We recently learned that public-facing memcached instances have been used in amplification attacks. Here is a relevant quotation from Arbor Networks [1]:

We have observed a considerable uptick in memcached reflection/amplification attacks ranging in size from a few hundred mb/sec up to 500gb/sec and larger. The amplified attack traffic is sourced from UDP/11211, with a packet size of 1428 bytes (1442 bytes with layer-2 Ethernet framing included), and no fragmentation (memcached segments large responses at layer-7, as does ntp). The attacker typically ‘primes’ a given set of memcached reflectors/amplifiers with arbitrary-length key/value pairs, and then issues memcached queries for those key/value pairs, spoofing the IP addresses of targeted hosts/networks. Both the priming queries and the attack-stimulus queries can be directed from source ports of the attacker’s choice to UDP/11211 on abusable reflectors/amplifiers, meaning that the attacker has full control of which destination port is targeted on the destination hosts/networks.

It should also be noted that memcached priming queries can also be directed towards TCP/11211 on abusable memcached servers. TCP is not currently considered a high-risk memcached reflection/amplification transport as TCP queries cannot be reliably spoofed.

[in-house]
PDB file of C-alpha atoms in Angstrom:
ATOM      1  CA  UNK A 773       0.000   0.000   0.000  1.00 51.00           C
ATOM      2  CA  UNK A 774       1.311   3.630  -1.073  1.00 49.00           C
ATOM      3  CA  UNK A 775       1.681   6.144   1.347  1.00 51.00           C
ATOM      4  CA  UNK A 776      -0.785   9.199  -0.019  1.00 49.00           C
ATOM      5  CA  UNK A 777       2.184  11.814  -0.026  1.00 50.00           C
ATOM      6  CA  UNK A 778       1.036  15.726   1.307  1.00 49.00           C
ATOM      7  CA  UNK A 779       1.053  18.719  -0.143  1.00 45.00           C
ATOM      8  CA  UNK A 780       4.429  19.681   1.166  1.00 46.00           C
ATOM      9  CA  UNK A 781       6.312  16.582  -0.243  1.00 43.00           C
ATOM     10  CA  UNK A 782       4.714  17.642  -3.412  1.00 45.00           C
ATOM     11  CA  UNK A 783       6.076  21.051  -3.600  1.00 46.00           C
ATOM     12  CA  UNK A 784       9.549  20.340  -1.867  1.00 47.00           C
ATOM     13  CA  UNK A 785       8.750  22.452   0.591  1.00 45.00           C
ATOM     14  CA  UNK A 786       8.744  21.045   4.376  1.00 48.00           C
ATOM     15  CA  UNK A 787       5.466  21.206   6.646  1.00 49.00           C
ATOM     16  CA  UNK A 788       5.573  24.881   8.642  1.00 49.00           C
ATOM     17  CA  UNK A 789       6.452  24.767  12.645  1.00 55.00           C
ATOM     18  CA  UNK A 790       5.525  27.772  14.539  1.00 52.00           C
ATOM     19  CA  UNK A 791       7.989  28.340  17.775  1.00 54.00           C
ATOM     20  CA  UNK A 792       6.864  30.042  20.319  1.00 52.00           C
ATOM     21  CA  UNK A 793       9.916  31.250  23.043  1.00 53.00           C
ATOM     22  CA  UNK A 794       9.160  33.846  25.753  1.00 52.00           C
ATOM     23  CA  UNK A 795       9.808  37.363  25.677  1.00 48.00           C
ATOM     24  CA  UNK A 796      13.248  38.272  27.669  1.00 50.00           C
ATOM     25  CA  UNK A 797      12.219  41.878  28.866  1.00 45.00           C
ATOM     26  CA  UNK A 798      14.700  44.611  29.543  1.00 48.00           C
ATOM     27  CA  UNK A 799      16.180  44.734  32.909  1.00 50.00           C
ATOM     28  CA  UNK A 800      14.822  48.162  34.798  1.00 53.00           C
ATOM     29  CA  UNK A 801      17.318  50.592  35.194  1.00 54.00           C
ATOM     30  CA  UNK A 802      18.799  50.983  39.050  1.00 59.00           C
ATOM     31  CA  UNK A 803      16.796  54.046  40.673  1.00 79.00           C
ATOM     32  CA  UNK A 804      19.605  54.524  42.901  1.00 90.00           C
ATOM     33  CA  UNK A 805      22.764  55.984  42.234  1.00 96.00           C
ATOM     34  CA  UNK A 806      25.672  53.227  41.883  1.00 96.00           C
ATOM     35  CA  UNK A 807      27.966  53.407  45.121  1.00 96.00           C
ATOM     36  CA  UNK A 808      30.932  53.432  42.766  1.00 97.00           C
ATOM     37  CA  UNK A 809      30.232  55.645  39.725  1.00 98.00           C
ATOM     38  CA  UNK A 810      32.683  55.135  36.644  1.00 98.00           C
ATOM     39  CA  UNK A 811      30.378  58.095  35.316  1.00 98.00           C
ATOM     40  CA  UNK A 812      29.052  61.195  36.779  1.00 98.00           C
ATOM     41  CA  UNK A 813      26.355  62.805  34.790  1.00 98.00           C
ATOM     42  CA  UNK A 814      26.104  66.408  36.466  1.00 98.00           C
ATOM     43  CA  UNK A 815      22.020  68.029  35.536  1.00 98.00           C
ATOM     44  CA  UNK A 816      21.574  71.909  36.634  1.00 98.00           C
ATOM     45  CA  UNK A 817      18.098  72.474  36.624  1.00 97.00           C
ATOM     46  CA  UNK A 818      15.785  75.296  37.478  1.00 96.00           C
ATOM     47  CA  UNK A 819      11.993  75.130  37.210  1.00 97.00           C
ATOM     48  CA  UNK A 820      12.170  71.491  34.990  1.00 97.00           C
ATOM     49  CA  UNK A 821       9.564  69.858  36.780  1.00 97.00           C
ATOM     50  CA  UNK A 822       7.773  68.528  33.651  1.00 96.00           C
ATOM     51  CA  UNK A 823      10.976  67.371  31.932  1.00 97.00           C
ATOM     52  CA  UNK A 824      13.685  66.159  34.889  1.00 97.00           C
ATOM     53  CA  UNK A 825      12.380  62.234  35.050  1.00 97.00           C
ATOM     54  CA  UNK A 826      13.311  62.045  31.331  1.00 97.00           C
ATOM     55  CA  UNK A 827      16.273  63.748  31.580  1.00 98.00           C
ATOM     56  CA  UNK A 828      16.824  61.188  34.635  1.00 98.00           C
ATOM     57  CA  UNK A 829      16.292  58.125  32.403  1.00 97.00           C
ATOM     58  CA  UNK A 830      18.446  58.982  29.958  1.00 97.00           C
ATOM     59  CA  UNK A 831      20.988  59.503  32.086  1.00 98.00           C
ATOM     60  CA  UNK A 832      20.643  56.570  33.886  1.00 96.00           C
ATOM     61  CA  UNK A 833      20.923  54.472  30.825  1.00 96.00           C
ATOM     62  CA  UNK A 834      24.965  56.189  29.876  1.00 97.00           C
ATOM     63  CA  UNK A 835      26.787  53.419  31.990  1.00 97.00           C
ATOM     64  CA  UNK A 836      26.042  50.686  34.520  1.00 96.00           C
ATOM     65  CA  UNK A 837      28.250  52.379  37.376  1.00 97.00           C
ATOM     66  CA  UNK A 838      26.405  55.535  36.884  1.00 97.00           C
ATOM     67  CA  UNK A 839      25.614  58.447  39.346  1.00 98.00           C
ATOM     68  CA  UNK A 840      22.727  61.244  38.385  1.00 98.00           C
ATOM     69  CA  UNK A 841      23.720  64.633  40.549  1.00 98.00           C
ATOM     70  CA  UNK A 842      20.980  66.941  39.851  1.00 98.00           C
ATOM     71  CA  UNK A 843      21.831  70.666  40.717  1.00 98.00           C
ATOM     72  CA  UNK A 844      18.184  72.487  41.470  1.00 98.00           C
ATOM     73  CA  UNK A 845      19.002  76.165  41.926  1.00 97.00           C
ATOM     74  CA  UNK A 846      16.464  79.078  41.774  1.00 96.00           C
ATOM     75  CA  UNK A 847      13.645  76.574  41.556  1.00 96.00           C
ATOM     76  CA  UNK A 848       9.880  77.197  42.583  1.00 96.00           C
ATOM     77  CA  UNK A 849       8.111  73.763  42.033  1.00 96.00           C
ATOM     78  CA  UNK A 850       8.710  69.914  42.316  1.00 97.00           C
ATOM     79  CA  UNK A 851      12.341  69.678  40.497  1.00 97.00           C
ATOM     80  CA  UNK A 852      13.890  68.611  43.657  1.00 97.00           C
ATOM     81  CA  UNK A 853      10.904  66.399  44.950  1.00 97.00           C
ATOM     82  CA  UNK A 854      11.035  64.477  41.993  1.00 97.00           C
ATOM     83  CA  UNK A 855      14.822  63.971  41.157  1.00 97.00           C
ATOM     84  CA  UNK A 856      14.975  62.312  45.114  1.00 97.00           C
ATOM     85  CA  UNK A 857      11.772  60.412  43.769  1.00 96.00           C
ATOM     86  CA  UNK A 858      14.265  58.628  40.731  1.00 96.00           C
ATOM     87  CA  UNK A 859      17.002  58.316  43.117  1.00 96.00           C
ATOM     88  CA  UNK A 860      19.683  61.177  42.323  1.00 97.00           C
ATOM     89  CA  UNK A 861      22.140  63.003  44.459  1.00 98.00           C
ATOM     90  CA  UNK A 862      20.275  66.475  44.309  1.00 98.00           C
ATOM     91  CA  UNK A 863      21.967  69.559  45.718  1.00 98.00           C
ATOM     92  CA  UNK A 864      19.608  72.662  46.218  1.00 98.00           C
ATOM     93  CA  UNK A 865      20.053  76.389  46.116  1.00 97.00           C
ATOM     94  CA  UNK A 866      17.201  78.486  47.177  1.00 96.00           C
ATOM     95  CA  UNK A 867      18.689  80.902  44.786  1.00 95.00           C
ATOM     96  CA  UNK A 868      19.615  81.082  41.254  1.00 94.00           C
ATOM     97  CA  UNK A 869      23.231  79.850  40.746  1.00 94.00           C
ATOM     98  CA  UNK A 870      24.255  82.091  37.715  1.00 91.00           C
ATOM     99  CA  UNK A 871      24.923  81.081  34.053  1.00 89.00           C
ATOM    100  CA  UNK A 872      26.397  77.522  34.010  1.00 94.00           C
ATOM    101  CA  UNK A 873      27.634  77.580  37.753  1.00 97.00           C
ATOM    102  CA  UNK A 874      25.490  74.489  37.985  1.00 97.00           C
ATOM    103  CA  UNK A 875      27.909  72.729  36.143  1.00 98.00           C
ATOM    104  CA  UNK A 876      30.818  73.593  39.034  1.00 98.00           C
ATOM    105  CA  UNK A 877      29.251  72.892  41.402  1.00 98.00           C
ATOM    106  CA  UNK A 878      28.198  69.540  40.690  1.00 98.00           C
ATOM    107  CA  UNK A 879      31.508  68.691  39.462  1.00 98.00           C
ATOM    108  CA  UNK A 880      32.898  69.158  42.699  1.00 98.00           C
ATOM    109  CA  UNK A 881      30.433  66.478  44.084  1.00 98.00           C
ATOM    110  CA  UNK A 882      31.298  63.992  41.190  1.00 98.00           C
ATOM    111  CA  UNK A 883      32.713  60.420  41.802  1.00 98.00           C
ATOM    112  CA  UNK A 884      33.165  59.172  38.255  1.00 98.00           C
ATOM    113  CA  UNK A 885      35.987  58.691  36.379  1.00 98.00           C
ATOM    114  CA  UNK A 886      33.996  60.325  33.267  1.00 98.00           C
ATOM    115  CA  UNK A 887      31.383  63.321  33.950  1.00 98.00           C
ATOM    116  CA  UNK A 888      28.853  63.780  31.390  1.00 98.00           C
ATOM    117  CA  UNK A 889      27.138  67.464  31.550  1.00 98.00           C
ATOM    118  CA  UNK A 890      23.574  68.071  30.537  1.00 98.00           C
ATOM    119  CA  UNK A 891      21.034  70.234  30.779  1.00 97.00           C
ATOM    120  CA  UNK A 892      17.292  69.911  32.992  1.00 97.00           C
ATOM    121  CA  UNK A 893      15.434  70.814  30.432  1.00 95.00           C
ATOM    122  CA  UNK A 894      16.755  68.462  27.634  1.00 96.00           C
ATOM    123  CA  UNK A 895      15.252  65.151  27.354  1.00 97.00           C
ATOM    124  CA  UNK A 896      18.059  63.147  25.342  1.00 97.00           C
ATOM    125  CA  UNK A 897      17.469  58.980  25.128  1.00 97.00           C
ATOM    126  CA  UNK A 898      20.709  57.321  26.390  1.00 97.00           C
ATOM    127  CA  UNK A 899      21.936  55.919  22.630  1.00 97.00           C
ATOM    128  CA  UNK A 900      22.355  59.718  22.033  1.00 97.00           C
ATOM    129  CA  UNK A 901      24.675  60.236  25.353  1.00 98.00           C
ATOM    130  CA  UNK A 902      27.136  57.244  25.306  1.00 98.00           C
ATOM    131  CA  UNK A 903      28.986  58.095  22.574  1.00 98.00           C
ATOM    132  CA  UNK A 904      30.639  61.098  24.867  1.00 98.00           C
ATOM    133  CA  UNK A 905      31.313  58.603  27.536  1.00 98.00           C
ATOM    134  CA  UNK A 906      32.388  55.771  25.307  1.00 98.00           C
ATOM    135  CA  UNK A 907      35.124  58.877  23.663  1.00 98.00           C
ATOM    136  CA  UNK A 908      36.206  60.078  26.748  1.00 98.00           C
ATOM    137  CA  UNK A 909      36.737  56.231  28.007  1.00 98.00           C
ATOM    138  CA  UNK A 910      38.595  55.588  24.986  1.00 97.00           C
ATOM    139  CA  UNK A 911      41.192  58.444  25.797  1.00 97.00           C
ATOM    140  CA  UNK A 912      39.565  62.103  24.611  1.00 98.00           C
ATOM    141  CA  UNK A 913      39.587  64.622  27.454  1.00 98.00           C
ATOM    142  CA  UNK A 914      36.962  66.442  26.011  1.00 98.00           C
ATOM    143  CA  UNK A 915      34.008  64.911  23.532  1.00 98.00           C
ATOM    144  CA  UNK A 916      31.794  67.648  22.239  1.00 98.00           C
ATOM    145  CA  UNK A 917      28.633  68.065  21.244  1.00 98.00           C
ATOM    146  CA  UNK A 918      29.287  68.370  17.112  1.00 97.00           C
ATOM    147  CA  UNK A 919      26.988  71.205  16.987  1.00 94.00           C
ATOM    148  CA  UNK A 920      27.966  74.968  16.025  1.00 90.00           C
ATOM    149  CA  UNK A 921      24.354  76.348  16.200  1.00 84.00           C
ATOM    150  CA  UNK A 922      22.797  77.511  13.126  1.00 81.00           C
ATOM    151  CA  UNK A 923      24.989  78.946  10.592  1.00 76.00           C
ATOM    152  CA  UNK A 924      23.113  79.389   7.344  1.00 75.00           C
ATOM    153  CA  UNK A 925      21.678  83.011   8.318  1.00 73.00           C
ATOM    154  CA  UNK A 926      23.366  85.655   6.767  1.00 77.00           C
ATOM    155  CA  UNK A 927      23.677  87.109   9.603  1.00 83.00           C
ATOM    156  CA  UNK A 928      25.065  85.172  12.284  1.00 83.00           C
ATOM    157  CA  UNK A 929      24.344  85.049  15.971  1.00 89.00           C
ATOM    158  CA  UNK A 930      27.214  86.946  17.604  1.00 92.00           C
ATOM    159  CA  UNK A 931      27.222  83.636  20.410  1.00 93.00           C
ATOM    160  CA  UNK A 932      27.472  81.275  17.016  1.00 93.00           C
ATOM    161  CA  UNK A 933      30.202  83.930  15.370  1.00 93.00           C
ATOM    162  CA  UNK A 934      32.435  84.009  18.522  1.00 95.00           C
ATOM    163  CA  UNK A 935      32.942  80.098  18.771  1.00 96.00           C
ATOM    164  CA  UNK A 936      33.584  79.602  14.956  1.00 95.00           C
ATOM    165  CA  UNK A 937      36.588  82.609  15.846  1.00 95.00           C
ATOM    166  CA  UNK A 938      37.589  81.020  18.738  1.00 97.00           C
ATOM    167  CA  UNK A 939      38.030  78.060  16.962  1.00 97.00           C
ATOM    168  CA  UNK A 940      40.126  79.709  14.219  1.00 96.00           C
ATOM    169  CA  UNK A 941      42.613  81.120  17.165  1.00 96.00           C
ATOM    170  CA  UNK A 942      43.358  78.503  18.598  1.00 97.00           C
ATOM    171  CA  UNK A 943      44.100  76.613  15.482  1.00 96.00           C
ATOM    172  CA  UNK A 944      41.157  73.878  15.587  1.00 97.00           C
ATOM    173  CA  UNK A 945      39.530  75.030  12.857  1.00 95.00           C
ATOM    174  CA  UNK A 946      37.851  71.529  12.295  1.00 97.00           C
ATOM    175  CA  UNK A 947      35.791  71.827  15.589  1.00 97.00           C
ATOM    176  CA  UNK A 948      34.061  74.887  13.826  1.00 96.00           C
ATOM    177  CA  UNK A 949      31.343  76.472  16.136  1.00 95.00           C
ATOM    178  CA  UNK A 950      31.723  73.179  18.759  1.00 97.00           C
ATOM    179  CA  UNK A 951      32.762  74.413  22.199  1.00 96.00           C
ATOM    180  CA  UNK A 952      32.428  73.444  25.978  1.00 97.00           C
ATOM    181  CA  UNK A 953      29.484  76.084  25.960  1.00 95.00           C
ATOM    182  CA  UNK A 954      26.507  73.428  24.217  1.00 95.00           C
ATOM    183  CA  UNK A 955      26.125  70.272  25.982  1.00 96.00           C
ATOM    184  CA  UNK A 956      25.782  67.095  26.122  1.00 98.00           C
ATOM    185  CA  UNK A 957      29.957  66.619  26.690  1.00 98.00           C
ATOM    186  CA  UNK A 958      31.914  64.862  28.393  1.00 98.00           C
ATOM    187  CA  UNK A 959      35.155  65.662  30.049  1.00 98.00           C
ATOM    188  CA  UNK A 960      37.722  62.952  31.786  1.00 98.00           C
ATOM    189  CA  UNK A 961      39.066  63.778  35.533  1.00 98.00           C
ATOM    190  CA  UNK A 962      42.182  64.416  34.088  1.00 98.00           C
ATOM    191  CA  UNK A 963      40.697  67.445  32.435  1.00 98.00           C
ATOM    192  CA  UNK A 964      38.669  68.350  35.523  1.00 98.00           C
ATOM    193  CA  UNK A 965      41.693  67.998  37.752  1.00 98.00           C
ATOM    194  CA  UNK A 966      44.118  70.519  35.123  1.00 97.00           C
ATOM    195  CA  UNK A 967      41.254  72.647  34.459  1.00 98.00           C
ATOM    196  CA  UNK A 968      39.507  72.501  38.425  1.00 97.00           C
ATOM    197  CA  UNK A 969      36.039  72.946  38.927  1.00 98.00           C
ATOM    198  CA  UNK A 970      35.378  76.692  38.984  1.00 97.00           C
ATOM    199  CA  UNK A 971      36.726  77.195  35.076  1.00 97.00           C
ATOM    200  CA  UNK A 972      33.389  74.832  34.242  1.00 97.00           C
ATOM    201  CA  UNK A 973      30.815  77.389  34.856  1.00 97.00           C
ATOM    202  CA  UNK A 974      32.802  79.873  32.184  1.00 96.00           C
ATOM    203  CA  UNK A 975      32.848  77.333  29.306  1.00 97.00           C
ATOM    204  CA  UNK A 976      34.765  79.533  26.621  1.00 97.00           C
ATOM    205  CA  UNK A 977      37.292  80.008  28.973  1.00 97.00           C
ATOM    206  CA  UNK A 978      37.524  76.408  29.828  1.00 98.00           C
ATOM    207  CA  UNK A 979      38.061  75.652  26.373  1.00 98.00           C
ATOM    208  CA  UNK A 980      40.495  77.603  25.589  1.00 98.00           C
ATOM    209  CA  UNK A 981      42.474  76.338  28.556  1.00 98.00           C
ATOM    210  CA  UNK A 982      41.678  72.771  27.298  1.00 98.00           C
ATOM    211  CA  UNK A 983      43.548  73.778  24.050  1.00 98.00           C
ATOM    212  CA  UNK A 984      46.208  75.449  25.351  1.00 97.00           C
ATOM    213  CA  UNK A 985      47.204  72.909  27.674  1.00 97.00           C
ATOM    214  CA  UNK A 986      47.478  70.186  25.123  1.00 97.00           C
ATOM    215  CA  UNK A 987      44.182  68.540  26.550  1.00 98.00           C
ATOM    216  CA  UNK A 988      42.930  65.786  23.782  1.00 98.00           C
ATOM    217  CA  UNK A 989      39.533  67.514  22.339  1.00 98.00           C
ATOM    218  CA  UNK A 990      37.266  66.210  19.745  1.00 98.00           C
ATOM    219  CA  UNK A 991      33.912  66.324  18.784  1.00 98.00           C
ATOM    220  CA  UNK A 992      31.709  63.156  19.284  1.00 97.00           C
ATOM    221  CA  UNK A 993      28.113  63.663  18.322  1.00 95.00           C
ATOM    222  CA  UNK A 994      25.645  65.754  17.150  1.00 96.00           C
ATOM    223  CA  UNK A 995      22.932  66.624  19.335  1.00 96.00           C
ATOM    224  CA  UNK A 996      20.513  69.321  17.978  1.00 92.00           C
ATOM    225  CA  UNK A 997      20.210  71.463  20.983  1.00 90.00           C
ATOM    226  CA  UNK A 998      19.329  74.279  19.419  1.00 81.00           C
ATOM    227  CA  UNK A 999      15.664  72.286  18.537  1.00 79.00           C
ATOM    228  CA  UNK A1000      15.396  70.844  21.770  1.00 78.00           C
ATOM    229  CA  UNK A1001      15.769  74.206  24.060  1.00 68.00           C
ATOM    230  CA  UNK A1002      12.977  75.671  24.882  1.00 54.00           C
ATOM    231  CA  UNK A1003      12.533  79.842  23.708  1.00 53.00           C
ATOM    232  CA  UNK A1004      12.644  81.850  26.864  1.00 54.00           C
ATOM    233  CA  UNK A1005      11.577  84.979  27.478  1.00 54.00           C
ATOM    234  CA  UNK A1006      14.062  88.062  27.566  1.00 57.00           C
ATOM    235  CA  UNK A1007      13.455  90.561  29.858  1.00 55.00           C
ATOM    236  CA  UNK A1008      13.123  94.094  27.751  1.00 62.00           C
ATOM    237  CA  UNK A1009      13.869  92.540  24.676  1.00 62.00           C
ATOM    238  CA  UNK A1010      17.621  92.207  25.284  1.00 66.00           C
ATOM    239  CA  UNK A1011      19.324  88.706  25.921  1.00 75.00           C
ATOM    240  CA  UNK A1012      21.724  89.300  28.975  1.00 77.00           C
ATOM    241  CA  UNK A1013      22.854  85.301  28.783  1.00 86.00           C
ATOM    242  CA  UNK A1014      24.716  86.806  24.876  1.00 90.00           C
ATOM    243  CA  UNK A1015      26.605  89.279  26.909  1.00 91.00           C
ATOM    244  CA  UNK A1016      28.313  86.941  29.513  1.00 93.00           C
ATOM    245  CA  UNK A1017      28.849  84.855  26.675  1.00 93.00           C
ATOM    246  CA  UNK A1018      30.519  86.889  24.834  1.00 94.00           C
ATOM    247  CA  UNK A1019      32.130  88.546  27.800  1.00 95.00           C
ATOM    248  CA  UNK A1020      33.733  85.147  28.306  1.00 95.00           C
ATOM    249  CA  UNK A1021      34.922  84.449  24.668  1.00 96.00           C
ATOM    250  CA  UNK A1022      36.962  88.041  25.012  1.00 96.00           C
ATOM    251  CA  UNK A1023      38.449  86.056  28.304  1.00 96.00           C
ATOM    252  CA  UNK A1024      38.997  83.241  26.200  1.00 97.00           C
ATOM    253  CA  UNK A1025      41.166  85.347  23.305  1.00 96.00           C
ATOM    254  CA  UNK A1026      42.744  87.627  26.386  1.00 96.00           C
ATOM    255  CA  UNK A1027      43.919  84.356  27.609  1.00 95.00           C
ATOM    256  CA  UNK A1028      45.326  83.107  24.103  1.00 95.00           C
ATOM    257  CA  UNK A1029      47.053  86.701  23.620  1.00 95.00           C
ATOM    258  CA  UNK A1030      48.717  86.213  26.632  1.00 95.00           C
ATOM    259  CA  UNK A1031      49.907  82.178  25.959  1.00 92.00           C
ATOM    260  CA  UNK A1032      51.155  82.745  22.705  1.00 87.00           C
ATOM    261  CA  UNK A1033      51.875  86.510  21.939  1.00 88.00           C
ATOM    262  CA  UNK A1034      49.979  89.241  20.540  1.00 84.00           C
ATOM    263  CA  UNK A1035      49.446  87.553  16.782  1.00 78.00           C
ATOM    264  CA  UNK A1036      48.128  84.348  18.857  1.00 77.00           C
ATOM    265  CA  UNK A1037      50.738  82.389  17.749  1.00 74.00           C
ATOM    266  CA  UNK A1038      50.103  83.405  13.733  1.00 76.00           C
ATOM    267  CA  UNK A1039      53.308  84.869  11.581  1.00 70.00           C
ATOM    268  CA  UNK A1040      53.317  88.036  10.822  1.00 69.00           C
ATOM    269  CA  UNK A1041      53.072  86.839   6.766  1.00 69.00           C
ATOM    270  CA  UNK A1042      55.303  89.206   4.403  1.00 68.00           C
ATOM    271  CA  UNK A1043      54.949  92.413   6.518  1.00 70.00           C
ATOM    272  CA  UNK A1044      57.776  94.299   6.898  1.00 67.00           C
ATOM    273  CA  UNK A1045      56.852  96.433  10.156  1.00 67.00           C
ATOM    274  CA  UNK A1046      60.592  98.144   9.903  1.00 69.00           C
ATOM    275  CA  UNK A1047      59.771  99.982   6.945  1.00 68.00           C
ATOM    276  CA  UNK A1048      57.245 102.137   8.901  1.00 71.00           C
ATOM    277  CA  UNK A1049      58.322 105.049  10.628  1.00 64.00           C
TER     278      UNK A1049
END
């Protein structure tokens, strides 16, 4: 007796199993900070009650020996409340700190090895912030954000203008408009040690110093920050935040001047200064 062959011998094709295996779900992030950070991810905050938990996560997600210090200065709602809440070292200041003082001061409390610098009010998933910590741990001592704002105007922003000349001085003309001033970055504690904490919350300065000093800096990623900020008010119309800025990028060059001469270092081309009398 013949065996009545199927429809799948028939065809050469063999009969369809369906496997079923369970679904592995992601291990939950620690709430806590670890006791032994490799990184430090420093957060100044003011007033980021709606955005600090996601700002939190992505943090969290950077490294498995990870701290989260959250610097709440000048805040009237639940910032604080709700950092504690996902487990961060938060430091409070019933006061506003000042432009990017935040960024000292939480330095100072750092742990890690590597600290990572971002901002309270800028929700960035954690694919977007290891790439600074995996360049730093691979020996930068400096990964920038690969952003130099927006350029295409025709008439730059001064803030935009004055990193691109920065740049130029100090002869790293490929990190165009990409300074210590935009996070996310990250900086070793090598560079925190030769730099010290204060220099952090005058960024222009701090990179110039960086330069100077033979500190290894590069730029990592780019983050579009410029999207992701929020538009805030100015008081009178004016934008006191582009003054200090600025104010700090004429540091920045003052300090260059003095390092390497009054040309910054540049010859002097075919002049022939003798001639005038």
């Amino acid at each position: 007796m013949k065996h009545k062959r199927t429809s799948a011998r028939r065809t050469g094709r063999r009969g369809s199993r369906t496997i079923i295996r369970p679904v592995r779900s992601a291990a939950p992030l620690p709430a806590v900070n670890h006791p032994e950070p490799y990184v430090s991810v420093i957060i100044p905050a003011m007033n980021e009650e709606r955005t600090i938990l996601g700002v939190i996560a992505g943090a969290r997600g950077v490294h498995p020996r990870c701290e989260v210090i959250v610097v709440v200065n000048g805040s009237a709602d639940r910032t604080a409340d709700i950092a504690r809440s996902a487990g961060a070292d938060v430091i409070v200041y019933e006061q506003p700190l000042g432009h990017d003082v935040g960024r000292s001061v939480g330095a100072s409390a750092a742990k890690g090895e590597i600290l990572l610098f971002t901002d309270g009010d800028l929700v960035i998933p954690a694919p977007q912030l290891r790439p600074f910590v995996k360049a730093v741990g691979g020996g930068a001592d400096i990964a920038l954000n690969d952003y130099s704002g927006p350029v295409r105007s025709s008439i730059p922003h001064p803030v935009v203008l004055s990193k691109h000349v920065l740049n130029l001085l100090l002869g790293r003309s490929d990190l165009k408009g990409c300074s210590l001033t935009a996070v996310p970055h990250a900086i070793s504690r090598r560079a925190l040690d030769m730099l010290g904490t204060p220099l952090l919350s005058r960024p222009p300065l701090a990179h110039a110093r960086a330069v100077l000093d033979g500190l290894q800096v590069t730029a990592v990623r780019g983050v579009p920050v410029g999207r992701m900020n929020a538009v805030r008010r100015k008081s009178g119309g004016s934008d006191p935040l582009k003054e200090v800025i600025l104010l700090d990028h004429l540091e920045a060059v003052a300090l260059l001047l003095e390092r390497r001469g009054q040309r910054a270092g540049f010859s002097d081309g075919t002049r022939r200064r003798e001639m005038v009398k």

According to the sources I have read, legitimate memcached traffic across the public Internet is rare, and the simplest fix for this issue is to block both inbound and outbound UDP and TCP traffic on port 11211.

If you are running memcached you may wish to consider binding it to localhost, rather than the default behavior of binding it to all ports. John at Nuclearfallout Enterprises, Inc. has shared the following tip for doing so:


  1. Open /etc/sysconfig/memcached in your favorite text editor.
  2. Change the line currently reading OPTIONS=”” to OPTIONS=”-l”
  3. Save the file and exit the editor.
  4. Restart memcached with this command: /etc/init.d/memcached restart

On Ubuntu/Debian,

  1. Open /etc/memcached.conf in your favorite text editor.
  2. Locate the line containing the -l parameter and adjust it to read “-l”. If there is no line with a -l parameter, add one at the end of the file.
  3. Save the file and exit the editor.
  4. Restart memcached. To do this, you may need to use command “service memcached restart” or “systemctl restart memcached” depending on your version of Ubuntu.

Further Reading

  1. memcached Reflection/Amplification Description and DDoS Attack Mitigation Recommendations
  2. The memcached amplification attacks reaching 500 Gbps
  3. Open Memcached in Zimbra 8.6.0_GA_1153
  4. In-the-wild DDoSes use new way to achieve unthinkable sizes